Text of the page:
P2-75 Multitoxin Production by Bacillus cereus and Staphylococcus aureus in Co-contaminated Ready-to-Reheat Lasagna as a Function of Heat Treatment, Modified Atmosphere, and Storage Temperature

Tuesday, July 11, 2017
Exhibit Hall (Tampa Convention Center)
Andreja Rajkovic , Ghent University , Ghent , Belgium
Mirjana Andjelkovic , Scientific Institute of Public Health , Brussels , Belgium
Mieke Uyttendaele , Ghent University , Ghent , Belgium
Introduction:  Bacillus cereus and Staphyloccous aureus are pathogens with a variety of toxins acting, primarily, as virulence factor. Both pathogens are very frequently isolated from different foods. Not much is known about their behaviour if copresent in the same food.

Purpose: This study assessed cogrowth and cotoxin production of B. cereus and S. aureus in typical ready-to-reheat foods.

Methods:   Three strains of B. cereus (two emetic and one diarrheal strain) and two S. aureus enterotoxigenic strains were used in for the inoculations. Bacillus cereus was inoculated either as spores or vegetative cells. Spores were initially treated with 10 minutes at 70, 80, or 90°C to assess the impact of mild heat treatments. Ready-to-reheat lasagne bolognaise packaged in modified atmosphere was purchased at a local supermarket, inoculated, MAP packed (8% O2, balanced by N2) and stored at 12 and 22°C. Microbial and toxin analyses were regularly performed.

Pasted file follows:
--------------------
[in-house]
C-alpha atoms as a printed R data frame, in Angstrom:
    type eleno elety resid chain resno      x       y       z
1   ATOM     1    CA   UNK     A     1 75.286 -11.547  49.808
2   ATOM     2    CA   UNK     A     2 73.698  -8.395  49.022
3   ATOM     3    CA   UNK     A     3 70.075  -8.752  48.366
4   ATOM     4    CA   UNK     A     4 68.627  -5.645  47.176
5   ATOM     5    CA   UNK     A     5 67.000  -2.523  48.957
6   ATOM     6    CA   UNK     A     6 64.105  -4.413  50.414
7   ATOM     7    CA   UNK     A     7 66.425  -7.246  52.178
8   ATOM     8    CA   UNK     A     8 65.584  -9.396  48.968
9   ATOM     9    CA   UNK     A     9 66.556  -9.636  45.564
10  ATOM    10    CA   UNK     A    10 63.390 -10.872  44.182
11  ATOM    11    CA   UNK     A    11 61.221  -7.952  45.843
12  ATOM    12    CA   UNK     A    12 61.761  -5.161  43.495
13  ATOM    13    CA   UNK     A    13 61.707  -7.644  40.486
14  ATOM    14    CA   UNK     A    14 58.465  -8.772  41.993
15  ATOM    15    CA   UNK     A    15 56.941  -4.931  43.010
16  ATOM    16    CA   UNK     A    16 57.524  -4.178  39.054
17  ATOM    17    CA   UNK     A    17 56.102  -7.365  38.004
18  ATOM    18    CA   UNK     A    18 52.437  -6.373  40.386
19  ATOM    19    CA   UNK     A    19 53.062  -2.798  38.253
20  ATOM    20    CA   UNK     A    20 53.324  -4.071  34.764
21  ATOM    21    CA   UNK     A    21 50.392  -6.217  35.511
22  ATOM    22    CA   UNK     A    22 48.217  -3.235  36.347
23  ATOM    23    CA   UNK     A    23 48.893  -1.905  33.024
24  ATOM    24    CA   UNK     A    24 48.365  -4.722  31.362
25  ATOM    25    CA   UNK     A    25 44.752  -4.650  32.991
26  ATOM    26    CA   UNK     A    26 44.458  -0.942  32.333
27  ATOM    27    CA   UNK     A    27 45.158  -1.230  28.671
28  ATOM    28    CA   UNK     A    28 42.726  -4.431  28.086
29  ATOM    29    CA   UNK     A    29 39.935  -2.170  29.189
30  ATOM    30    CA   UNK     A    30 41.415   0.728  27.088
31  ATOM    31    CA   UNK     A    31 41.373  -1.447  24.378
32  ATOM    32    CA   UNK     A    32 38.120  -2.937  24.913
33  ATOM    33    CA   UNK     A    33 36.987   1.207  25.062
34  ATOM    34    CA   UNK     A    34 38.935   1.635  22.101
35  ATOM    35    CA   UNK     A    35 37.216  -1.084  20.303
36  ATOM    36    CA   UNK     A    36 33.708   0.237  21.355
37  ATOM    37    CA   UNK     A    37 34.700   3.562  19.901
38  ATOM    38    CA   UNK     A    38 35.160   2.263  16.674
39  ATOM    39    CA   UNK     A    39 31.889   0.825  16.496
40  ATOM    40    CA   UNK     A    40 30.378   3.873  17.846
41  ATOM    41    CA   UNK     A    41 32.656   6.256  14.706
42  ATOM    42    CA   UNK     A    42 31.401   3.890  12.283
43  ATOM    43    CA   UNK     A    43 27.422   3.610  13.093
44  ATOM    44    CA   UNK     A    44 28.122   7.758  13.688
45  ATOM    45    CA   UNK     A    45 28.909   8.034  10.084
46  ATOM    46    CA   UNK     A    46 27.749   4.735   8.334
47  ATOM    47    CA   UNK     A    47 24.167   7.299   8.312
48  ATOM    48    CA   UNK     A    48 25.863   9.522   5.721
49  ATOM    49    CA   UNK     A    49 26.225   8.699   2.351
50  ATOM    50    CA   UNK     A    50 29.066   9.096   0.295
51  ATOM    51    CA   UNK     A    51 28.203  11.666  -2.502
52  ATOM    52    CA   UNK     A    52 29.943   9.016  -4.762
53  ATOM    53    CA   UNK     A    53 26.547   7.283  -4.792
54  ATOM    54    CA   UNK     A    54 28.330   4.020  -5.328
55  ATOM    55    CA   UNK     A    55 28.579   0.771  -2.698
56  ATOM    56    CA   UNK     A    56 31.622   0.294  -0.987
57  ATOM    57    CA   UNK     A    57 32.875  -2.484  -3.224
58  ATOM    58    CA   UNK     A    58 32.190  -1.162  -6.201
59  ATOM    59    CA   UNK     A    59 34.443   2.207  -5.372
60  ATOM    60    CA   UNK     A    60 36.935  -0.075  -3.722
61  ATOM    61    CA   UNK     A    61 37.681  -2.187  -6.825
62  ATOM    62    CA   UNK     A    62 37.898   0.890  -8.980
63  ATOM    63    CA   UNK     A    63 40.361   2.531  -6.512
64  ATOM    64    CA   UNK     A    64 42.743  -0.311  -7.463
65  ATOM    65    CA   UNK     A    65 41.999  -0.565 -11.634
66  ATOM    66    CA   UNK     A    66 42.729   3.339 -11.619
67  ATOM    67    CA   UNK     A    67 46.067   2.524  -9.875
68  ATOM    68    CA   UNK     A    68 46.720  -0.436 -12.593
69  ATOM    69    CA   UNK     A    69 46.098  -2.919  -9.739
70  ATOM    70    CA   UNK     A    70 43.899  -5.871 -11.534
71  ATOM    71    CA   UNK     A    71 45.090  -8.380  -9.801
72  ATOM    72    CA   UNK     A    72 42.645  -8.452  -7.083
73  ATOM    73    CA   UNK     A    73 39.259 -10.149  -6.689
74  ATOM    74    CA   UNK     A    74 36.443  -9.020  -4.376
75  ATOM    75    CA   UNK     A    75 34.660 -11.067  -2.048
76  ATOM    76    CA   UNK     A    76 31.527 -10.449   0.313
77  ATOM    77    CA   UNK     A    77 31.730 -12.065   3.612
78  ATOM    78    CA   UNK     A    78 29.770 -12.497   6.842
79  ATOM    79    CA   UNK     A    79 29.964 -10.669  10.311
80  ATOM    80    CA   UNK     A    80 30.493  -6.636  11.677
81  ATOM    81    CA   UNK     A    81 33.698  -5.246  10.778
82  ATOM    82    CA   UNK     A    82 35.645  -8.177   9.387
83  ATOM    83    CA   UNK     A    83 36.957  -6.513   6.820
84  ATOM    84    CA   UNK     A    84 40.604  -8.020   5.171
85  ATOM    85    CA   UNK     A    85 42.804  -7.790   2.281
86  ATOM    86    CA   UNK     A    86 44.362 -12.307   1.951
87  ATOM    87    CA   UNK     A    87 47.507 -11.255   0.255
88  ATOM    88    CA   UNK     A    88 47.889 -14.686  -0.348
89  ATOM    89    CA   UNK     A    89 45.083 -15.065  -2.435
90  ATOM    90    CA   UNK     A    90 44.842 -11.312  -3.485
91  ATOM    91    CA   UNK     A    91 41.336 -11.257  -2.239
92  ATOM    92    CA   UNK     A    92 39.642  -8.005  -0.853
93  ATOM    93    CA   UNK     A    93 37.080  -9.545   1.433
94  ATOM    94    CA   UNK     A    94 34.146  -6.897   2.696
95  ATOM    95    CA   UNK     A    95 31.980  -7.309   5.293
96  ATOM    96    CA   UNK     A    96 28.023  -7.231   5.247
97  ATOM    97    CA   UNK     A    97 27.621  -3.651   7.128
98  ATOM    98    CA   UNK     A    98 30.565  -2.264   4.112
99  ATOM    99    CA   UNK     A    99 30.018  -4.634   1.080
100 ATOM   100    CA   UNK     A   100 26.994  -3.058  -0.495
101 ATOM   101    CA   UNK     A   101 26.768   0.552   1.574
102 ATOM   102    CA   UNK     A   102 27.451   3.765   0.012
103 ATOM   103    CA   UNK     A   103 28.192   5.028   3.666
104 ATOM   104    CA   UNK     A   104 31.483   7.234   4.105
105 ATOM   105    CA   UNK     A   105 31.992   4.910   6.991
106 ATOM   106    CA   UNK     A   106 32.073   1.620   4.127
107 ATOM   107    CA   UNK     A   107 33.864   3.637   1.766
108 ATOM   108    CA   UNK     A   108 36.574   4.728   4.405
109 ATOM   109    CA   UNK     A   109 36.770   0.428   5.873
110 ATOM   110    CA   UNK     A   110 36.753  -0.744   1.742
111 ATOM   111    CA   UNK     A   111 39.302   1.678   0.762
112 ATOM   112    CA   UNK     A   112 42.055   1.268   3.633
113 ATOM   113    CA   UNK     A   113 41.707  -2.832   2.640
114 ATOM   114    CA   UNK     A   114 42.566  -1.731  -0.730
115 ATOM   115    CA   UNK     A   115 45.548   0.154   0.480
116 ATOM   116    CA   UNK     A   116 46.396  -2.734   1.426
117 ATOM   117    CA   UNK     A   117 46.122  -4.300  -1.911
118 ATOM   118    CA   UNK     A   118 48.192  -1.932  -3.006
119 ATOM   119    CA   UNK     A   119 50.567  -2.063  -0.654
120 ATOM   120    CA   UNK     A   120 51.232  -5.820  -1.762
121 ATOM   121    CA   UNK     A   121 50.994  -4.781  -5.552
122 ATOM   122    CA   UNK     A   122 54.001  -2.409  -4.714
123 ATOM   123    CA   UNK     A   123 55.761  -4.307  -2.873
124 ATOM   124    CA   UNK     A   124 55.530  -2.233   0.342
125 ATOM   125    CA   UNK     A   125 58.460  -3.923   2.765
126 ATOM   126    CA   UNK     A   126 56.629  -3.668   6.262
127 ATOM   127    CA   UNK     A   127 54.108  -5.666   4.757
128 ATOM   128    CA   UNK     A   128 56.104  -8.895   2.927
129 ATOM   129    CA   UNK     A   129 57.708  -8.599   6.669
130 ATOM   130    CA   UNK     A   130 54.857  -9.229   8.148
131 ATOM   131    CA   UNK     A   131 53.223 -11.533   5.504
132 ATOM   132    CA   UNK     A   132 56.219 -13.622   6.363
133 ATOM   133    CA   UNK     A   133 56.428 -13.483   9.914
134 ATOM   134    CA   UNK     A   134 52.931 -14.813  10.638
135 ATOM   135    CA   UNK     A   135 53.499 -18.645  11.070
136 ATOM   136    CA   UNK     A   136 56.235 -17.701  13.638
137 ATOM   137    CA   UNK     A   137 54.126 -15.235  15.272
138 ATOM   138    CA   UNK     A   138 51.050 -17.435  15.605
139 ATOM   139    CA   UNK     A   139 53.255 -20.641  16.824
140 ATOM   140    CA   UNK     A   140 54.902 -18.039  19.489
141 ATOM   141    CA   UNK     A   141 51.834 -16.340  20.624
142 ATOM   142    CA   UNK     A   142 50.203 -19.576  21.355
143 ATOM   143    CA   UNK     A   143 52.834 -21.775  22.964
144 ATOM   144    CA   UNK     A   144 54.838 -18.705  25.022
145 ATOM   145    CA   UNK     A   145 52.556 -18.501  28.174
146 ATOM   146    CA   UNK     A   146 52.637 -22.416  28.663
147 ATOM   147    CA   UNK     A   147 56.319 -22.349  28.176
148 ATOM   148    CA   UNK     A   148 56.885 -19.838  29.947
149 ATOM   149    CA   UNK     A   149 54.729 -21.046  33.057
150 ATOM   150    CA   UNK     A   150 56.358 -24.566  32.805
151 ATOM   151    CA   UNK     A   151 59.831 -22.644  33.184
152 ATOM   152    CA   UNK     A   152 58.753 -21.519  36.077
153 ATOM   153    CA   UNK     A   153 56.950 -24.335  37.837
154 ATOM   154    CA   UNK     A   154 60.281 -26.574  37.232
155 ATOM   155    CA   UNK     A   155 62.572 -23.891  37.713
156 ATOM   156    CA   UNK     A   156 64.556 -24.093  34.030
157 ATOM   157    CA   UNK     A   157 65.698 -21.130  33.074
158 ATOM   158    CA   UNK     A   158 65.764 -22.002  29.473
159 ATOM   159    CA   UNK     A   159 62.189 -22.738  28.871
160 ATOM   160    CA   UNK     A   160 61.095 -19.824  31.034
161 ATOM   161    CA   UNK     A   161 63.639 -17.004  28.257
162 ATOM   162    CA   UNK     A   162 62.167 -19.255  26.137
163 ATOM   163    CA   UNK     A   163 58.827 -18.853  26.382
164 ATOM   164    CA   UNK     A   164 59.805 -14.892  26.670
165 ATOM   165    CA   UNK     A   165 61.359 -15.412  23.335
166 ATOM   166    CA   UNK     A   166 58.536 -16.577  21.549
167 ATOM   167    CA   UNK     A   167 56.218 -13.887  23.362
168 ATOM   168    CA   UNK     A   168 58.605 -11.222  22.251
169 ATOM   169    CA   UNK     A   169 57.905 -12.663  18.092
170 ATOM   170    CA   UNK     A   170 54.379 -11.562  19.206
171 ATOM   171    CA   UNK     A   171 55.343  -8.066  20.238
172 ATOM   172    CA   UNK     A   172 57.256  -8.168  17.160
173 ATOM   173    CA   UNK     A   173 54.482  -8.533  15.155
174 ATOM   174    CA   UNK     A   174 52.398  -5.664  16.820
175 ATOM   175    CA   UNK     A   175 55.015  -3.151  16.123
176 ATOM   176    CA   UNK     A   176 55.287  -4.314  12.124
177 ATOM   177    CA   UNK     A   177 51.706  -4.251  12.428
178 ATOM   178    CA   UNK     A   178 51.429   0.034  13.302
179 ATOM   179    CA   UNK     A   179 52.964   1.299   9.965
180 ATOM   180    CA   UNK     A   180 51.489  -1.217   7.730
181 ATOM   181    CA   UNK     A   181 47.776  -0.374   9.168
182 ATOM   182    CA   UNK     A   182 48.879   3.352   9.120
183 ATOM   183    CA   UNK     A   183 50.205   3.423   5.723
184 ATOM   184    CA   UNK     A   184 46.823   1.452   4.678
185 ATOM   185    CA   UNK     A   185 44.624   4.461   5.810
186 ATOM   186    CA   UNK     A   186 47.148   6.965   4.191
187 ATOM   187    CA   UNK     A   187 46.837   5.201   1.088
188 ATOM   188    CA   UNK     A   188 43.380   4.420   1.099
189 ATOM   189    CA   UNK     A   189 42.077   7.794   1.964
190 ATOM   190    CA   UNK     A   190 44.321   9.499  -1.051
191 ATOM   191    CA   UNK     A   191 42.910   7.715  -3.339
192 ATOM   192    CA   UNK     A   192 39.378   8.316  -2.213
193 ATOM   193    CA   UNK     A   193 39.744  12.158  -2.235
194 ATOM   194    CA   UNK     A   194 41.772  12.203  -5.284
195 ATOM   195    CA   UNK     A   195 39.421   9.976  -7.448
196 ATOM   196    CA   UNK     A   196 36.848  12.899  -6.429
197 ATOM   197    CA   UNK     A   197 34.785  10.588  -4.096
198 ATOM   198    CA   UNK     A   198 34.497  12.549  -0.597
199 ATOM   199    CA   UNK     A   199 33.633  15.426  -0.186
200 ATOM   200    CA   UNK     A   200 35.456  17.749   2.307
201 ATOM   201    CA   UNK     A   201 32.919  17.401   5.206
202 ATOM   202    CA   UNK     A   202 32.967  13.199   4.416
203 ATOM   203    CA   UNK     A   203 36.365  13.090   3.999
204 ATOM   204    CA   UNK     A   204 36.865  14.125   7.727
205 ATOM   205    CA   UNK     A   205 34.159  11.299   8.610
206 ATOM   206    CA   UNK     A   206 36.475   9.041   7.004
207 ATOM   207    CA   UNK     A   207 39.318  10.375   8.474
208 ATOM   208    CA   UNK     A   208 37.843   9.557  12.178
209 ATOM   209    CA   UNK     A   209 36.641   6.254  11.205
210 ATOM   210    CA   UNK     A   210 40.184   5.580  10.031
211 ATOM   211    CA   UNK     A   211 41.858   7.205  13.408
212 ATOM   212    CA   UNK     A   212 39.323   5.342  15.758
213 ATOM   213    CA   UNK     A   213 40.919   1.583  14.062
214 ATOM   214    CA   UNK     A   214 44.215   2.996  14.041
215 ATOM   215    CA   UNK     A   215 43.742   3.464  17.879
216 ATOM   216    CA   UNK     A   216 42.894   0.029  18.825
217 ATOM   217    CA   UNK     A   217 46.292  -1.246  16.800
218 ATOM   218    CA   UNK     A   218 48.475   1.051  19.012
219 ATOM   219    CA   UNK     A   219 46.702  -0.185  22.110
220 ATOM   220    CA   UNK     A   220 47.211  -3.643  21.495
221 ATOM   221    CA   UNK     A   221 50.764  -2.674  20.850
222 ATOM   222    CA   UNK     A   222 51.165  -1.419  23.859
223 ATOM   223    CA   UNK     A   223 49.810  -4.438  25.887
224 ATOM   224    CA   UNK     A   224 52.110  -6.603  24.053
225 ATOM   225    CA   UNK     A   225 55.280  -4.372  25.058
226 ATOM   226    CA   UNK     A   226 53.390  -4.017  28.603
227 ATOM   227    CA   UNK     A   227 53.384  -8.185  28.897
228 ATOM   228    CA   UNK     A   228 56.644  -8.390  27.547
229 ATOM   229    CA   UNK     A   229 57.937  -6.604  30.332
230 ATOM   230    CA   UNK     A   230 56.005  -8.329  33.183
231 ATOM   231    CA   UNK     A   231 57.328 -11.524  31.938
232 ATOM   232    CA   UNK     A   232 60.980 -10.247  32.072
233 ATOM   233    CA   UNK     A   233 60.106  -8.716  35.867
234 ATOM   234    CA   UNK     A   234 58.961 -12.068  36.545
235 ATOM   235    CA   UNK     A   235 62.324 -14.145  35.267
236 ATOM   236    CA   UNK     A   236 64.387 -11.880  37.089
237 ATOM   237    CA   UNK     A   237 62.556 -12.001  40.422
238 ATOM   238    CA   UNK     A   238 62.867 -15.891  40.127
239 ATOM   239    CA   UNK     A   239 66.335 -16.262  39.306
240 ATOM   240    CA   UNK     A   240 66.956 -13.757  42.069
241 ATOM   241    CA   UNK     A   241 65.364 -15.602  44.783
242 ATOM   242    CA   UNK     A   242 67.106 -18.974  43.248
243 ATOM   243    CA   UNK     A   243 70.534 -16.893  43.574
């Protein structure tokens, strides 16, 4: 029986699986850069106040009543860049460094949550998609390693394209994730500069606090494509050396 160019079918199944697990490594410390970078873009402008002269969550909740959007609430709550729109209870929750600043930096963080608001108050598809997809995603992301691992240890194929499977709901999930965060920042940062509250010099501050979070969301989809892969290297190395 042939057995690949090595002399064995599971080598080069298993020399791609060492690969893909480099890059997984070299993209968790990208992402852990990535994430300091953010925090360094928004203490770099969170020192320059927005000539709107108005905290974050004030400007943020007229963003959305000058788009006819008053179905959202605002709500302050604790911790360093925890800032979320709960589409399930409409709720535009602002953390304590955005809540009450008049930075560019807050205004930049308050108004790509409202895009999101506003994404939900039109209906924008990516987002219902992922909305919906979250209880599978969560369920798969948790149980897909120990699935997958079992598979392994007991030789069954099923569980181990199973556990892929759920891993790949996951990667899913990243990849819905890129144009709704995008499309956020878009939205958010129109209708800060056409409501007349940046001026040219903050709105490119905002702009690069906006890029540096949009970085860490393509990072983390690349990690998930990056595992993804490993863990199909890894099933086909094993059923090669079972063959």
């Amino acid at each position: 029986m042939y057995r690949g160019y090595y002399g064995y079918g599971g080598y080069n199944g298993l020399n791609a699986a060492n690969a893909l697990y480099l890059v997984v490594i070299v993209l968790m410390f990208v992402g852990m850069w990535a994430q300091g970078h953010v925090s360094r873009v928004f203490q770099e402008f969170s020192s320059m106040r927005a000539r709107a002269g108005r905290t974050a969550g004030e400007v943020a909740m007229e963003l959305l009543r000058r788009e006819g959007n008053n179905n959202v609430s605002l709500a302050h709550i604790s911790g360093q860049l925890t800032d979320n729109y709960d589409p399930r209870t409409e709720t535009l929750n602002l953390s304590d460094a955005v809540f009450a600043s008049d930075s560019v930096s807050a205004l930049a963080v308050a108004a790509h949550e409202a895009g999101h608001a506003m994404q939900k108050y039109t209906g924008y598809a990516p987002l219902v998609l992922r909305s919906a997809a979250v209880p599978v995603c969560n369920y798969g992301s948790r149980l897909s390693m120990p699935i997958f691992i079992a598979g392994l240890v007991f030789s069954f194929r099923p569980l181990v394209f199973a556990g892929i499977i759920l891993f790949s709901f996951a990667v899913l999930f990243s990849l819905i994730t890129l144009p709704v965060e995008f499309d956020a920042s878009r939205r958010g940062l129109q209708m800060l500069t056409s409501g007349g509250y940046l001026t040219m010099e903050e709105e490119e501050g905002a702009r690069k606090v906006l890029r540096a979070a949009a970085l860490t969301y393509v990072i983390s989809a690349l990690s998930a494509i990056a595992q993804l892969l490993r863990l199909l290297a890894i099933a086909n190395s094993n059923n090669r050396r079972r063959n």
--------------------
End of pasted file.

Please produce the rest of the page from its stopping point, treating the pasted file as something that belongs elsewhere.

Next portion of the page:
Results: At 22°C modified atmosphere did not influence the maximum cell count reached by S. aureus, while for B. cereus a relatively small difference could be seen. When the experiment was performed with vegetative cells instead of spores of B. cereus, a slower initial growth could be seen, but the differences levelled off. The storage day cereulide was detected and the corresponding cereulide concentration were the same. The modified atmosphere at 22°C did not have an influence on the onset of staphylococcal enterotoxin (SE) production or the amount produced. SEs were always produced at a lower cell density than cereulide. At 12°C, a pronounced difference in growth between B. cereus and S. aureus could be seen. At 12°C only SE were produced under all MAP conditions; CER was never found and HBL and NHE production by B. cereus varied in function of MAP.

Significance: Data showed that both B. cereus and S. aureus, as well as their toxins, can be present in high amounts in the same food.